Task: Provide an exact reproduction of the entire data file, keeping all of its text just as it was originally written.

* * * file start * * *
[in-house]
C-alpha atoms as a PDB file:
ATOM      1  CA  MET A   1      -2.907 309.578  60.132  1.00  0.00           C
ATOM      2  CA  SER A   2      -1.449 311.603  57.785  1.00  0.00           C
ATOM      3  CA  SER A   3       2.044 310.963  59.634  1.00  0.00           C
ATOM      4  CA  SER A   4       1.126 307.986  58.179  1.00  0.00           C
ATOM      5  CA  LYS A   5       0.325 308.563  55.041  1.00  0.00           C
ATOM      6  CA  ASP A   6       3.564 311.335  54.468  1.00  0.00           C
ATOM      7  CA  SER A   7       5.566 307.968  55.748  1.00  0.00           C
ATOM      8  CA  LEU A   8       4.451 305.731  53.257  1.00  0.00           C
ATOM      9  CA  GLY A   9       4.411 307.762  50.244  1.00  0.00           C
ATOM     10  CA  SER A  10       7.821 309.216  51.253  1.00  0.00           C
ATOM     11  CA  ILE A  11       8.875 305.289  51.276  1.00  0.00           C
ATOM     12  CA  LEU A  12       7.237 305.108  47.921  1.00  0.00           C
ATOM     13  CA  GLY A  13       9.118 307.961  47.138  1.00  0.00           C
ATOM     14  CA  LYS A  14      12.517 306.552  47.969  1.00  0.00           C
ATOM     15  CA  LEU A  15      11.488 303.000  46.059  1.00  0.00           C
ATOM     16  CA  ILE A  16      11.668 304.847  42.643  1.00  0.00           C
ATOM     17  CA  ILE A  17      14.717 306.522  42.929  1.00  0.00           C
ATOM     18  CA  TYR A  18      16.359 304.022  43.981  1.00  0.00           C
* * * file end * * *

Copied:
[in-house]
C-alpha atoms as a PDB file:
ATOM      1  CA  MET A   1      -2.907 309.578  60.132  1.00  0.00           C
ATOM      2  CA  SER A   2      -1.449 311.603  57.785  1.00  0.00           C
ATOM      3  CA  SER A   3       2.044 310.963  59.634  1.00  0.00           C
ATOM      4  CA  SER A   4       1.126 307.986  58.179  1.00  0.00           C
ATOM      5  CA  LYS A   5       0.325 308.563  55.041  1.00  0.00           C
ATOM      6  CA  ASP A   6       3.564 311.335  54.468  1.00  0.00           C
ATOM      7  CA  SER A   7       5.566 307.968  55.748  1.00  0.00           C
ATOM      8  CA  LEU A   8       4.451 305.731  53.257  1.00  0.00           C
ATOM      9  CA  GLY A   9       4.411 307.762  50.244  1.00  0.00           C
ATOM     10  CA  SER A  10       7.821 309.216  51.253  1.00  0.00           C
ATOM     11  CA  ILE A  11       8.875 305.289  51.276  1.00  0.00           C
ATOM     12  CA  LEU A  12       7.237 305.108  47.921  1.00  0.00           C
ATOM     13  CA  GLY A  13       9.118 307.961  47.138  1.00  0.00           C
ATOM     14  CA  LYS A  14      12.517 306.552  47.969  1.00  0.00           C
ATOM     15  CA  LEU A  15      11.488 303.000  46.059  1.00  0.00           C
ATOM     16  CA  ILE A  16      11.668 304.847  42.643  1.00  0.00           C
ATOM     17  CA  ILE A  17      14.717 306.522  42.929  1.00  0.00           C
ATOM     18  CA  TYR A  18      16.359 304.022  43.981  1.00  0.00           C